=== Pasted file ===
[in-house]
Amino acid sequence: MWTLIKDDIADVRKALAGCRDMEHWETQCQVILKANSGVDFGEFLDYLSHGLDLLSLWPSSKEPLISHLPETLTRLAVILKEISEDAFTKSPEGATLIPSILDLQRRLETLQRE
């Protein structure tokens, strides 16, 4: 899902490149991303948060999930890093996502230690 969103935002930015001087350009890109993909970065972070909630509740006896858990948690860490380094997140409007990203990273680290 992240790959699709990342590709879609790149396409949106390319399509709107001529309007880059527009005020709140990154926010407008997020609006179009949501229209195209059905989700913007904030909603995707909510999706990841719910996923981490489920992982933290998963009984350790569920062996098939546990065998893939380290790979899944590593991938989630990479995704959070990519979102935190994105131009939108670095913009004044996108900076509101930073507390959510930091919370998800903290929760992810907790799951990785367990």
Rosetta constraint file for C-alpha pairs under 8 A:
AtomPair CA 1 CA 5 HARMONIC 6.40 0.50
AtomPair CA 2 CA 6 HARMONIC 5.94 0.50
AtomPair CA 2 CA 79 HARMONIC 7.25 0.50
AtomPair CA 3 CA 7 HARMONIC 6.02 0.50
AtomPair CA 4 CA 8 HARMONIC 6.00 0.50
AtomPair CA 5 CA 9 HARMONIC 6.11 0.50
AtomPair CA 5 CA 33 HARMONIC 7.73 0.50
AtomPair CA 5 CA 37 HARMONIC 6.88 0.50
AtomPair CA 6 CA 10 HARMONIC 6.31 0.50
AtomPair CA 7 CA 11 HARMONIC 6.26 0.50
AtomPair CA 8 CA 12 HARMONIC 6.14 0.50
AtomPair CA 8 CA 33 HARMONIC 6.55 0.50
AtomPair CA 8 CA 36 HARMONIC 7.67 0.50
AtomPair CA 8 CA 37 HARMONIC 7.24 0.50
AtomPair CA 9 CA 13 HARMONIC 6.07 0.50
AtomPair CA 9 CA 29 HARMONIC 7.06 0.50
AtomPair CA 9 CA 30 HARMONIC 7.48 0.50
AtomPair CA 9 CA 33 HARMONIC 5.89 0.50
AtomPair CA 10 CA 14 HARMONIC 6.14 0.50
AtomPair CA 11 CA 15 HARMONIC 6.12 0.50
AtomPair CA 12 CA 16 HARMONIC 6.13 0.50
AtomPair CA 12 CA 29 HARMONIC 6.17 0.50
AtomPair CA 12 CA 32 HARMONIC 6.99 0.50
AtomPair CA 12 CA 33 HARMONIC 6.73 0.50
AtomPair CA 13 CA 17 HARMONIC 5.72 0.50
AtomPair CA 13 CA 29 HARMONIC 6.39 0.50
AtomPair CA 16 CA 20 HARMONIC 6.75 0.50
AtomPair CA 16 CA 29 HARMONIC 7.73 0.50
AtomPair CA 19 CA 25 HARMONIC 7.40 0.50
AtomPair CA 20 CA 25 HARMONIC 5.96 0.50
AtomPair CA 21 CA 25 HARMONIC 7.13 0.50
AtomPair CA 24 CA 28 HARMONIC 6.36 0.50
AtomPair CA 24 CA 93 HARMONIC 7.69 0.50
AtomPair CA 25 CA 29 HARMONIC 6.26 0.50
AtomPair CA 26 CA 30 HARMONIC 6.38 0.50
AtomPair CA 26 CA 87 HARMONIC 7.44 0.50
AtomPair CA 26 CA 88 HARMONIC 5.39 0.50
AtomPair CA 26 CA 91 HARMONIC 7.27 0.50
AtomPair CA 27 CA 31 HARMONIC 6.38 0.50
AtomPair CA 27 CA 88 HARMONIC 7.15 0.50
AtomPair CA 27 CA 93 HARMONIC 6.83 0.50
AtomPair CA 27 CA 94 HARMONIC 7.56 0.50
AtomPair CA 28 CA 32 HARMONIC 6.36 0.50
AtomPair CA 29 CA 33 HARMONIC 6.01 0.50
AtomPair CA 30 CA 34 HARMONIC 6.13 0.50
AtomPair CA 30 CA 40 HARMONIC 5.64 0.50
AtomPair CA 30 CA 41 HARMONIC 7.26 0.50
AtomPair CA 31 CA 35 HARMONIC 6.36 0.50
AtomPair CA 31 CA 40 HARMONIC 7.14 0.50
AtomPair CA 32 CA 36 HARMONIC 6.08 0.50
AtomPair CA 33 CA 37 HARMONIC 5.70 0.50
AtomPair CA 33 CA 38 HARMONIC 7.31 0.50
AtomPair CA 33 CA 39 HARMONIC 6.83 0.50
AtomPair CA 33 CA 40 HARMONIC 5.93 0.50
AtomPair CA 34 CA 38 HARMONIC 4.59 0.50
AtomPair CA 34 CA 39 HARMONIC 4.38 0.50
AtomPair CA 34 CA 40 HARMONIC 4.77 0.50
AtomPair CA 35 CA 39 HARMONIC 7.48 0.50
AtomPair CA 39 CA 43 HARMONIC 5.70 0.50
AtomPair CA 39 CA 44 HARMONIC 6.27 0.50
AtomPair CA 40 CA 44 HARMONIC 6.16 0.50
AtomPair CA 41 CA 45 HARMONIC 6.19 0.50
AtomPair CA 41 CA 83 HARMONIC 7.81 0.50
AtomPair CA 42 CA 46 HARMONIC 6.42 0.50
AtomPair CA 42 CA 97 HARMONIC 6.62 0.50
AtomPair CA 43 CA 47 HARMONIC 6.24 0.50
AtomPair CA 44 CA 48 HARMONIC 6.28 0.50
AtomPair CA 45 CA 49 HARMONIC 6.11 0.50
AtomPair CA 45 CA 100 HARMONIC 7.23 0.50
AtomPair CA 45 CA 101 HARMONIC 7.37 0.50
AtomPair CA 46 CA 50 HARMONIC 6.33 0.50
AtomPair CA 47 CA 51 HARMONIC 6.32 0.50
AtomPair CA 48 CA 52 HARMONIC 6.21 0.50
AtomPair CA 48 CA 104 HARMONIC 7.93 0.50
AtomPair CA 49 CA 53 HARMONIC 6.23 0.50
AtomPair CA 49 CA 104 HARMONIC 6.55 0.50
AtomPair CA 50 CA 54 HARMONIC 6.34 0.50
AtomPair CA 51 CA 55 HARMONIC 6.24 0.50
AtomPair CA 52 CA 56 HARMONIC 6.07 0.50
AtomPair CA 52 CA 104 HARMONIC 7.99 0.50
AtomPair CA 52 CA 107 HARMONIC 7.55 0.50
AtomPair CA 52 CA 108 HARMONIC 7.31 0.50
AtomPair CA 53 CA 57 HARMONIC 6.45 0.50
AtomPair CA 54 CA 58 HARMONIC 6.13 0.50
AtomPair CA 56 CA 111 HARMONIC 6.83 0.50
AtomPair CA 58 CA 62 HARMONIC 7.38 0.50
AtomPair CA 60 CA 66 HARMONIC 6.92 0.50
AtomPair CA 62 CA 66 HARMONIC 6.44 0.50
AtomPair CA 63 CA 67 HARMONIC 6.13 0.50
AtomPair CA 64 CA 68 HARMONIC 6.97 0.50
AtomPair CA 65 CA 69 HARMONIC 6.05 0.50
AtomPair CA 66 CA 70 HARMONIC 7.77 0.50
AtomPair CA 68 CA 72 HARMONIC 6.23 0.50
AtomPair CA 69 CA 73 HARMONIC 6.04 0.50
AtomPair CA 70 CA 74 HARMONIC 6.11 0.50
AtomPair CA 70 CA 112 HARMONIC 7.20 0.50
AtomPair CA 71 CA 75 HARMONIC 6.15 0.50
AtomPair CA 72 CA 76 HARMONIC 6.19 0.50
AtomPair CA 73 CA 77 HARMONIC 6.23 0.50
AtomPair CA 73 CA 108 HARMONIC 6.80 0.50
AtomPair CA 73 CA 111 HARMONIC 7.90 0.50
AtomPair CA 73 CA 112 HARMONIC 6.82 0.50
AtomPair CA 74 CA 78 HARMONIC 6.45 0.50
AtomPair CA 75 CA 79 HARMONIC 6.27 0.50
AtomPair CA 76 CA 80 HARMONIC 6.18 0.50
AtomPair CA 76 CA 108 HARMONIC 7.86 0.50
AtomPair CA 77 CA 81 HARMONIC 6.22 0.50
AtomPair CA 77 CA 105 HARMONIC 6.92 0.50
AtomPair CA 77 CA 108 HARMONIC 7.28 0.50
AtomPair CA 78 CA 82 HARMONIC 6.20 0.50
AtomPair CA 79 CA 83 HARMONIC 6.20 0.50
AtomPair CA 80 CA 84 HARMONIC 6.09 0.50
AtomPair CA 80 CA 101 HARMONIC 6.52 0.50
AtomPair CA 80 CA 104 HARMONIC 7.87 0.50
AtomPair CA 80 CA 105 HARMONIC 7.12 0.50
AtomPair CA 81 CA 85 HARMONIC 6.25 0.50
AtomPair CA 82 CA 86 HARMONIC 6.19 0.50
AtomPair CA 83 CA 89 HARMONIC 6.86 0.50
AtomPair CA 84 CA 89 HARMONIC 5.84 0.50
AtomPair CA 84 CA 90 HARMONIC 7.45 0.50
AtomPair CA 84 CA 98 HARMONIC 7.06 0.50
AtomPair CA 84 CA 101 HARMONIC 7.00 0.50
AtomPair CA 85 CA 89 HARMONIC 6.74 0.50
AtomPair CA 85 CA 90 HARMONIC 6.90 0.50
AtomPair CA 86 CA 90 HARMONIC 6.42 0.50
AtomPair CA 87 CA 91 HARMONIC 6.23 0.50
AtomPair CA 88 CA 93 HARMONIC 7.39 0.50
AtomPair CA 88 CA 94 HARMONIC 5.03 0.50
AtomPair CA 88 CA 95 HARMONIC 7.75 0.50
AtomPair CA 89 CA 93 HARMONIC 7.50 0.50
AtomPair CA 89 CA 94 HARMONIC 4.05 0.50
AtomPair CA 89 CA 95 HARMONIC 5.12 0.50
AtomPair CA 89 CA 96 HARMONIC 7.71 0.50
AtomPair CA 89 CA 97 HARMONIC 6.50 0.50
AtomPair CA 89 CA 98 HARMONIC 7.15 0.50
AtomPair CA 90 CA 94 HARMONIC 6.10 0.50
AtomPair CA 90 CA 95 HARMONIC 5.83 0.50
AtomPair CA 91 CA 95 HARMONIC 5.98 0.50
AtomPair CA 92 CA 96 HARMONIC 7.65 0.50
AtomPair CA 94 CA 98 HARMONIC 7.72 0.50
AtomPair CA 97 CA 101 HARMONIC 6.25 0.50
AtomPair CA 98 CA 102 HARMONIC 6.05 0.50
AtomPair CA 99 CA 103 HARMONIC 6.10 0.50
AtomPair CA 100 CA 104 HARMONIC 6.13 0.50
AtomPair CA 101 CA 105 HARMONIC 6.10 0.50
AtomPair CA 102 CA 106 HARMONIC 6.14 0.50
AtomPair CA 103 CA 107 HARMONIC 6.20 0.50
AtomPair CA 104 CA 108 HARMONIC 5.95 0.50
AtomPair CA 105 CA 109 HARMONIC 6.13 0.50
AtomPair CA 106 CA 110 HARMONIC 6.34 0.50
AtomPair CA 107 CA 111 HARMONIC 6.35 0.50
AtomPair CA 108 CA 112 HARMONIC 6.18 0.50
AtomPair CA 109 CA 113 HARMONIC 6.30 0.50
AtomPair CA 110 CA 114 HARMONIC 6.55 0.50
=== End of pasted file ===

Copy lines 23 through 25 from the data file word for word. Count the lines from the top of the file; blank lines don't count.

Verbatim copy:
AtomPair CA 10 CA 14 HARMONIC 6.14 0.50
AtomPair CA 11 CA 15 HARMONIC 6.12 0.50
AtomPair CA 12 CA 16 HARMONIC 6.13 0.50